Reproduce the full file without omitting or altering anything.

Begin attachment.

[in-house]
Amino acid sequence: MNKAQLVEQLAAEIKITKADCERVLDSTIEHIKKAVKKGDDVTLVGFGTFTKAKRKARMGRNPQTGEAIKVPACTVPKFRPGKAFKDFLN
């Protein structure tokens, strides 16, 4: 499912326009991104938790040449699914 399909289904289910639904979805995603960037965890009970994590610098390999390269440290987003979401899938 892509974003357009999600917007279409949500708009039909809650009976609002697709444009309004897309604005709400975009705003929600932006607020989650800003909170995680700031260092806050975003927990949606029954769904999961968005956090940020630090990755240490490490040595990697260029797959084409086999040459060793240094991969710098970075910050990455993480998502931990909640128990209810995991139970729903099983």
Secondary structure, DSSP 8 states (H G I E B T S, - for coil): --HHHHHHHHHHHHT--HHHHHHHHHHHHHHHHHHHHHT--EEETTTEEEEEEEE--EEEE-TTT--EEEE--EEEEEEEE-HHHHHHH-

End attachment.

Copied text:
[in-house]
Amino acid sequence: MNKAQLVEQLAAEIKITKADCERVLDSTIEHIKKAVKKGDDVTLVGFGTFTKAKRKARMGRNPQTGEAIKVPACTVPKFRPGKAFKDFLN
């Protein structure tokens, strides 16, 4: 499912326009991104938790040449699914 399909289904289910639904979805995603960037965890009970994590610098390999390269440290987003979401899938 892509974003357009999600917007279409949500708009039909809650009976609002697709444009309004897309604005709400975009705003929600932006607020989650800003909170995680700031260092806050975003927990949606029954769904999961968005956090940020630090990755240490490490040595990697260029797959084409086999040459060793240094991969710098970075910050990455993480998502931990909640128990209810995991139970729903099983």
Secondary structure, DSSP 8 states (H G I E B T S, - for coil): --HHHHHHHHHHHHT--HHHHHHHHHHHHHHHHHHHHHT--EEETTTEEEEEEEE--EEEE-TTT--EEEE--EEEEEEEE-HHHHHHH-